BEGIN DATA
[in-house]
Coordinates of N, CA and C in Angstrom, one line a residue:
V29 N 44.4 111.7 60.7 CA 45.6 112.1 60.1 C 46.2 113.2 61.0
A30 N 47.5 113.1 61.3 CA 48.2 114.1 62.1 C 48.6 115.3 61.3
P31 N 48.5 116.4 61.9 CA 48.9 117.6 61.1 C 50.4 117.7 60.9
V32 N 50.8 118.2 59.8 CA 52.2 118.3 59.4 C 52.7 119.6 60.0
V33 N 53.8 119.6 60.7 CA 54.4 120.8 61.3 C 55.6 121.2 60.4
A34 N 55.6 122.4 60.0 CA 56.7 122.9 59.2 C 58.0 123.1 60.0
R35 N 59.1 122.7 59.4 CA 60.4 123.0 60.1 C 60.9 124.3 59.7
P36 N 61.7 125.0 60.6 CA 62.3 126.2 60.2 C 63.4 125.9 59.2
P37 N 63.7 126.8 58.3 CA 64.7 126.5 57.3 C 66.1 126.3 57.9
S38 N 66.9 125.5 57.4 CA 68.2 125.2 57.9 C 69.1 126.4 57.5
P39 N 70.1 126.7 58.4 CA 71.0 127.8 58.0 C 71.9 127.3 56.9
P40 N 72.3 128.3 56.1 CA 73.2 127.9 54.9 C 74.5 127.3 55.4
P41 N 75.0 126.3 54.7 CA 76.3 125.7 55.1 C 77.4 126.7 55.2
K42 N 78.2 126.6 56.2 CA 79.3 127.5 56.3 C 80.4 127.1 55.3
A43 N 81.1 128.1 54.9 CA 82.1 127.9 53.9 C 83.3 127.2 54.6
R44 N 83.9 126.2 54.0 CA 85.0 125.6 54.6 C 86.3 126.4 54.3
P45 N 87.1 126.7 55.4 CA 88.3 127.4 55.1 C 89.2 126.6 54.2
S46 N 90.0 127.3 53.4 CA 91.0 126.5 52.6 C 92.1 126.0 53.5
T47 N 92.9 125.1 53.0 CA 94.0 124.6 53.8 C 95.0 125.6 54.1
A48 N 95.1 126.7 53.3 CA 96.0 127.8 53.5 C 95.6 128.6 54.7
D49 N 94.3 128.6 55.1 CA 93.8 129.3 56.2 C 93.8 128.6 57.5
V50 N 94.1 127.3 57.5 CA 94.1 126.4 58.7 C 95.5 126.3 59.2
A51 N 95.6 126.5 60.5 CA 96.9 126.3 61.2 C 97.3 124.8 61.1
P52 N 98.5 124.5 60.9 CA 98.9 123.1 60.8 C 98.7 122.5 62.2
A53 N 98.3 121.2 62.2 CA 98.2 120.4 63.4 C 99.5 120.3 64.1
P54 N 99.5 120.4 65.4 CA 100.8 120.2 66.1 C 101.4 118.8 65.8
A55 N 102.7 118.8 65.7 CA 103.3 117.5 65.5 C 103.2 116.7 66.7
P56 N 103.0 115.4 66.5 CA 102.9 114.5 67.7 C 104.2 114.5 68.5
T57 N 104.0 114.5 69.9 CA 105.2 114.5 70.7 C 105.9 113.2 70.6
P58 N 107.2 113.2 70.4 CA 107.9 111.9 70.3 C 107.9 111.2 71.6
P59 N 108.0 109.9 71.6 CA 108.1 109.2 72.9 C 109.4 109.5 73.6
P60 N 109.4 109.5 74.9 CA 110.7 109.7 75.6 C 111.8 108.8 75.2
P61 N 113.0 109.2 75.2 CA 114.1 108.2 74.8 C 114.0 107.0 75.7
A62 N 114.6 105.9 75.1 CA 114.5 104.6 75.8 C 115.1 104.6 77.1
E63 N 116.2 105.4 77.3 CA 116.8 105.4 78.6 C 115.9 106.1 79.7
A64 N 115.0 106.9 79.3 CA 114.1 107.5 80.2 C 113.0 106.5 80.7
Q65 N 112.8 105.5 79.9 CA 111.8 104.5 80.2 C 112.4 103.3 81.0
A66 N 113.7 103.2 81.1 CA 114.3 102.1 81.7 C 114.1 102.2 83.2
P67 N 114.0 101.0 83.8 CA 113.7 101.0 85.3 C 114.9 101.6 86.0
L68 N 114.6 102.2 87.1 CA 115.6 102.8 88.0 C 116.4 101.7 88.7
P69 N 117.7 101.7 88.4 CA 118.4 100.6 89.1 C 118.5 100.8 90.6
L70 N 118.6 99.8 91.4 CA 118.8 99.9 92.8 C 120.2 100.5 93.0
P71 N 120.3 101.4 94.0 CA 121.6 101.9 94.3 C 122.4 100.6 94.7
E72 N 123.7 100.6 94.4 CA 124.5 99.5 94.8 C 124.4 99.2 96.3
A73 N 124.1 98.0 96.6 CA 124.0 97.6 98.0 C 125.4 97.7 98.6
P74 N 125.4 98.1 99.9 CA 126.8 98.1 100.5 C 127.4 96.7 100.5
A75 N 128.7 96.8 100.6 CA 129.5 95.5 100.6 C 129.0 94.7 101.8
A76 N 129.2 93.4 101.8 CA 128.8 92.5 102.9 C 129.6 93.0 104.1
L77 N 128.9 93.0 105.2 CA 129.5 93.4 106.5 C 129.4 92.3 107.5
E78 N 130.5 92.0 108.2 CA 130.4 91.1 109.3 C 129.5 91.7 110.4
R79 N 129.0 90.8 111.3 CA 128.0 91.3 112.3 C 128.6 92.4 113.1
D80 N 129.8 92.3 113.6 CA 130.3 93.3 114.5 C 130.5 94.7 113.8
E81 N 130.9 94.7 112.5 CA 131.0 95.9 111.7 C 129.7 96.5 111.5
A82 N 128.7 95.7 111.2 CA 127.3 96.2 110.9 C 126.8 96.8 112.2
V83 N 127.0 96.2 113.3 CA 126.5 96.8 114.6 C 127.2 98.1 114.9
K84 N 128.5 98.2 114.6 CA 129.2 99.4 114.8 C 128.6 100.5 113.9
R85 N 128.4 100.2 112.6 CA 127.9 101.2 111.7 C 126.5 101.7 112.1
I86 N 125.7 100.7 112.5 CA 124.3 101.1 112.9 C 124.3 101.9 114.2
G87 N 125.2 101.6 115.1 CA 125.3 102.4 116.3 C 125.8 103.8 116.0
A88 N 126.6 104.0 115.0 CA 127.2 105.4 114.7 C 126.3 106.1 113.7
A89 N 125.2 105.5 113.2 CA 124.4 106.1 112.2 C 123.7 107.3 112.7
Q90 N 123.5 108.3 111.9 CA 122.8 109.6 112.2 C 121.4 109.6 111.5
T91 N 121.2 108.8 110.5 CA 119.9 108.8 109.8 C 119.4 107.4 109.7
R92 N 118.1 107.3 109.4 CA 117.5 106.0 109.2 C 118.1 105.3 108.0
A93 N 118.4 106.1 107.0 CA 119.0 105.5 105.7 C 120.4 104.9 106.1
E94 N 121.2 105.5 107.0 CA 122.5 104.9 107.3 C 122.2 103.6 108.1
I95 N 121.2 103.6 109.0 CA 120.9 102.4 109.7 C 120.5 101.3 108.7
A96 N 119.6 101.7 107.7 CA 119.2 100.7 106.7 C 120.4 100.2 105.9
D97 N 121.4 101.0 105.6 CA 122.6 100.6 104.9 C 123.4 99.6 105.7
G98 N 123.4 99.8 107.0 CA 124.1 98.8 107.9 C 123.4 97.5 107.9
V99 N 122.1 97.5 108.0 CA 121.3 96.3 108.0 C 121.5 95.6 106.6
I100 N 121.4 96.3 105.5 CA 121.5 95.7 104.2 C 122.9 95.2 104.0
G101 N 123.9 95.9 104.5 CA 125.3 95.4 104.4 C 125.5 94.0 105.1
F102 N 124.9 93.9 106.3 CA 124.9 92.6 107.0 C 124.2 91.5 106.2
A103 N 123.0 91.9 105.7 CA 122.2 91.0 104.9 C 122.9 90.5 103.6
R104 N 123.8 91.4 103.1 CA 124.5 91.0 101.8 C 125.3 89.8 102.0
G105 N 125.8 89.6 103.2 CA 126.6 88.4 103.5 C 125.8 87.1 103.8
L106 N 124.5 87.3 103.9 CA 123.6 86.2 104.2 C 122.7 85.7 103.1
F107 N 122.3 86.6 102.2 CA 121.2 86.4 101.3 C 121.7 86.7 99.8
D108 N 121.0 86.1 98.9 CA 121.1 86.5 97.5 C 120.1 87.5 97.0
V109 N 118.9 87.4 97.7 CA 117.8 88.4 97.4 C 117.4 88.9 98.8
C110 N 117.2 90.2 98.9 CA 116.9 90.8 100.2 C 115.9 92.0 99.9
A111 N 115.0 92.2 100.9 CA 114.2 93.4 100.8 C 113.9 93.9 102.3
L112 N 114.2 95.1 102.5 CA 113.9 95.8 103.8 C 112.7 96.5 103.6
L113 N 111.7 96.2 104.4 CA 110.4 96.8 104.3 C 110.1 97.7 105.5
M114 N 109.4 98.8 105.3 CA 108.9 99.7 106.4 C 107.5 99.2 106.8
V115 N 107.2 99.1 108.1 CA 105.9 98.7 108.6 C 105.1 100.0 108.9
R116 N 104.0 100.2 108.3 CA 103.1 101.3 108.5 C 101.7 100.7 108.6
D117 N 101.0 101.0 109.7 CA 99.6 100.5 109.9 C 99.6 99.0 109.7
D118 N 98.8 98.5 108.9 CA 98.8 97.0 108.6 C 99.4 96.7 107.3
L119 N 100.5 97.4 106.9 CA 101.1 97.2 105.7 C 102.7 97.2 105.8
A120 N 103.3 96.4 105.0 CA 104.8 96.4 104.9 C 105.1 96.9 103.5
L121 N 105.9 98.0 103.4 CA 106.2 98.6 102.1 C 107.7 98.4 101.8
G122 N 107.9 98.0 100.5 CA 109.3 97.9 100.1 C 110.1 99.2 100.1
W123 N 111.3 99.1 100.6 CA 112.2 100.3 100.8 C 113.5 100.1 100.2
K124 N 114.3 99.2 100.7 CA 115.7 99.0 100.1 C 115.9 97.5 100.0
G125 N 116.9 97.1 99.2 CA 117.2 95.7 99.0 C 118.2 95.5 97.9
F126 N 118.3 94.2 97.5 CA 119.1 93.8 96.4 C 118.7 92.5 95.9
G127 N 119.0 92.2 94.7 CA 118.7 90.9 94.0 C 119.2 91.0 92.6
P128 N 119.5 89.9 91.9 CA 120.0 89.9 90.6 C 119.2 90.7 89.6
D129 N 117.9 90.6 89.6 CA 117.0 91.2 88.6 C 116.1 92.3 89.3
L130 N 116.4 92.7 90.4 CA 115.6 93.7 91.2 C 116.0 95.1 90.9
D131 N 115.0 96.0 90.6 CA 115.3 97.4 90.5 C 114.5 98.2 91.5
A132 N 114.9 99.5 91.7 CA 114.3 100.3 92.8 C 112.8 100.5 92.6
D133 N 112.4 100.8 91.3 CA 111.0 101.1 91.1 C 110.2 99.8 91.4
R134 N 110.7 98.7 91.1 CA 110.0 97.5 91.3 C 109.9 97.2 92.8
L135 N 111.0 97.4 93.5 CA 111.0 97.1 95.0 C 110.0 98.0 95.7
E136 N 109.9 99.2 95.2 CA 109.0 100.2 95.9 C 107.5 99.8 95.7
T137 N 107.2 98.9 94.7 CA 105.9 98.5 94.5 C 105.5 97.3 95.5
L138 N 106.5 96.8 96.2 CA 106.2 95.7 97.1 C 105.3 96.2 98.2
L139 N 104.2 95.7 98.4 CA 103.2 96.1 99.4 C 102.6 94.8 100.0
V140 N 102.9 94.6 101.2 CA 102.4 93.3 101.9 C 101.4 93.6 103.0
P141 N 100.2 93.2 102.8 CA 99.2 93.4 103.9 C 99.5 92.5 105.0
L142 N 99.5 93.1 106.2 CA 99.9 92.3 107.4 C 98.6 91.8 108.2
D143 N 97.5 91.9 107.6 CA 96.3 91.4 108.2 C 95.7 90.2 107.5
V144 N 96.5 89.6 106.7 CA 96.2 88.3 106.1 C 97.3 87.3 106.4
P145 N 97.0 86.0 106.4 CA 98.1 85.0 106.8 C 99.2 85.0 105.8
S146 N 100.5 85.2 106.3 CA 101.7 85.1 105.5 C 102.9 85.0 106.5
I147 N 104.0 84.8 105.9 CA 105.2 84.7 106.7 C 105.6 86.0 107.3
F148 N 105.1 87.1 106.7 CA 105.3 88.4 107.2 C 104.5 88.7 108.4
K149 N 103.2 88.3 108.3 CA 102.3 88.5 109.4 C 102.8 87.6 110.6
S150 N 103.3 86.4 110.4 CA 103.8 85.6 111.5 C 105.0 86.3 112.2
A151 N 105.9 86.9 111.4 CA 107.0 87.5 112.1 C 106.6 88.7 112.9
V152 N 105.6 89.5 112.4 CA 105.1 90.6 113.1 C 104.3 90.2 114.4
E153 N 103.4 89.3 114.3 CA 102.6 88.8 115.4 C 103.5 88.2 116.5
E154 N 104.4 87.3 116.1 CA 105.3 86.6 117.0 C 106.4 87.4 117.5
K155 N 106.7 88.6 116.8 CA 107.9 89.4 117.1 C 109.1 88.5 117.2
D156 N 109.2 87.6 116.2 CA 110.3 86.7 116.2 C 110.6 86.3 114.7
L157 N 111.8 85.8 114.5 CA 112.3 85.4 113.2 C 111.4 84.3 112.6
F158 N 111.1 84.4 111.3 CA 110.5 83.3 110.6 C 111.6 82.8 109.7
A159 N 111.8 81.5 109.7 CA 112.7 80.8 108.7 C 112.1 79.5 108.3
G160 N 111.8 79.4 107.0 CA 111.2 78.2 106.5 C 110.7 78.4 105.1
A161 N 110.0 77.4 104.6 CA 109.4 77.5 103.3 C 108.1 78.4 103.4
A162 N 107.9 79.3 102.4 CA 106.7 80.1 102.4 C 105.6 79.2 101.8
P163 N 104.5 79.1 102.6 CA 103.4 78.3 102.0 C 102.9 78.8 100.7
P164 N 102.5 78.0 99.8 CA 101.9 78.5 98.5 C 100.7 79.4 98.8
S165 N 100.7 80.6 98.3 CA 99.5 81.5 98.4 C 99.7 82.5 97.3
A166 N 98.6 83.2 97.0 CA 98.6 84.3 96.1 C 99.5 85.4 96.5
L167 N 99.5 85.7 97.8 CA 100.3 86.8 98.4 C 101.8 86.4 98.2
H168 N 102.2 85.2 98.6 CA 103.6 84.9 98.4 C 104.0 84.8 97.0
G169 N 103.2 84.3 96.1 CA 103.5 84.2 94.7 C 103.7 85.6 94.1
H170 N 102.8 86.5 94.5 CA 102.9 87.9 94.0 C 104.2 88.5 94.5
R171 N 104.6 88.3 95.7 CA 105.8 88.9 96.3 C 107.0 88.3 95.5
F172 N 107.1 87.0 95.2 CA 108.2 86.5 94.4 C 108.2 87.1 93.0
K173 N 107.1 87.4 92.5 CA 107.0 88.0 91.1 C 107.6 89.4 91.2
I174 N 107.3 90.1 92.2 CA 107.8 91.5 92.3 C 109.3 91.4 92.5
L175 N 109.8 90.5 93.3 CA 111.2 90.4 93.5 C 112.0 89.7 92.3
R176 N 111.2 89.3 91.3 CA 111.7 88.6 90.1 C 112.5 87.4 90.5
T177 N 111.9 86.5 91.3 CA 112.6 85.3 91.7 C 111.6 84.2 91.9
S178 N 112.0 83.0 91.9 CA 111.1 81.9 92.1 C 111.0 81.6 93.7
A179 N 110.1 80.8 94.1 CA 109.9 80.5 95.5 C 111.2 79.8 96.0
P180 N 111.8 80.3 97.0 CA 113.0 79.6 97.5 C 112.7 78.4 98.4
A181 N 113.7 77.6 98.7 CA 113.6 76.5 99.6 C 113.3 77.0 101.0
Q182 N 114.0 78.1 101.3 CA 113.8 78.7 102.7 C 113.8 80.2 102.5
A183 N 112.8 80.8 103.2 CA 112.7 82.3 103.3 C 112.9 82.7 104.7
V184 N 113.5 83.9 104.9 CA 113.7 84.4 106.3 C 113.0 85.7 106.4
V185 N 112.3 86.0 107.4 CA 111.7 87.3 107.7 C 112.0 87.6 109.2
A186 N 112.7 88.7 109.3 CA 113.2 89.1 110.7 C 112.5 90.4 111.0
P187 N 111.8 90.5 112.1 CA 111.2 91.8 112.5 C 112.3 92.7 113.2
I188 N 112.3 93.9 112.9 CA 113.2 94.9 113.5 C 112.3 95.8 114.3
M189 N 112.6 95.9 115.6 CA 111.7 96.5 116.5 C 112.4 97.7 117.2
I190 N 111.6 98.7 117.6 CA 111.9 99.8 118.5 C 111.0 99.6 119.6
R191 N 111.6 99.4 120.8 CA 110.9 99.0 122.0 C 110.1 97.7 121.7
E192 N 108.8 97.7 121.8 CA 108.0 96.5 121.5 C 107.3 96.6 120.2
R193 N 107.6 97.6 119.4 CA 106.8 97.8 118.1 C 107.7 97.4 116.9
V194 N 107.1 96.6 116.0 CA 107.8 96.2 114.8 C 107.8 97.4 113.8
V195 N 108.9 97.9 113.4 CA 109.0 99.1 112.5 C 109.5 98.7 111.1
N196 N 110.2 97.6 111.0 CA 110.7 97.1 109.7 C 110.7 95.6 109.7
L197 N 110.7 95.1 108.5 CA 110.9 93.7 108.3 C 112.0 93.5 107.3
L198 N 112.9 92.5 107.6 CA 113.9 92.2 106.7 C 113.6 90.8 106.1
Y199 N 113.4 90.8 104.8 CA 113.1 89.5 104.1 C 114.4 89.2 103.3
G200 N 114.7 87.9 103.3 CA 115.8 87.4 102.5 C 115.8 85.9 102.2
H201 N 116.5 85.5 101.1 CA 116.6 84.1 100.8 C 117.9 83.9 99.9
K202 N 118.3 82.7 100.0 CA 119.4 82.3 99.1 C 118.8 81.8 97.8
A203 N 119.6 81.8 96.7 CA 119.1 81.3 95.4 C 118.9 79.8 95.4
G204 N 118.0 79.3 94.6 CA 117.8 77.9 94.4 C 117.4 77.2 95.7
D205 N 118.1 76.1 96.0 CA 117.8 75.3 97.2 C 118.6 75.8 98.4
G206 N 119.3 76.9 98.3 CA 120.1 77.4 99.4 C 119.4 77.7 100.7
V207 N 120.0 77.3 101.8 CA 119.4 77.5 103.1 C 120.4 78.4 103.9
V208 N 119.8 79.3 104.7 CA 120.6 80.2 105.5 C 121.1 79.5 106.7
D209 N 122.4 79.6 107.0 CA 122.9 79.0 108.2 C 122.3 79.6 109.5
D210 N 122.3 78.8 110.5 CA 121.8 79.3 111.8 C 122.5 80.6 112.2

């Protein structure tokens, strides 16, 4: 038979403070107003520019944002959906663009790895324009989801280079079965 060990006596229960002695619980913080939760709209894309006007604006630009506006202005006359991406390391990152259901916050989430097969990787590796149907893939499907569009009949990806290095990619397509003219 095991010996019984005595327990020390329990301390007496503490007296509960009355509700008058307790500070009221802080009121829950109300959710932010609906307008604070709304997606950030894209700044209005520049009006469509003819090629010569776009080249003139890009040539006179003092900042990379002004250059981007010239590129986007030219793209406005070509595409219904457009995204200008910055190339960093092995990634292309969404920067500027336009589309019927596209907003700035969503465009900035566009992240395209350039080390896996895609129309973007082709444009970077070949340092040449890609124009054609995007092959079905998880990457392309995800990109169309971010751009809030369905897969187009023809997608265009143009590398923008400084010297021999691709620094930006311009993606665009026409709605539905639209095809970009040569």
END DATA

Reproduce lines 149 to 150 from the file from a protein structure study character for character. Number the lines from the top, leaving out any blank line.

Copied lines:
L175 N 109.8 90.5 93.3 CA 111.2 90.4 93.5 C 112.0 89.7 92.3
R176 N 111.2 89.3 91.3 CA 111.7 88.6 90.1 C 112.5 87.4 90.5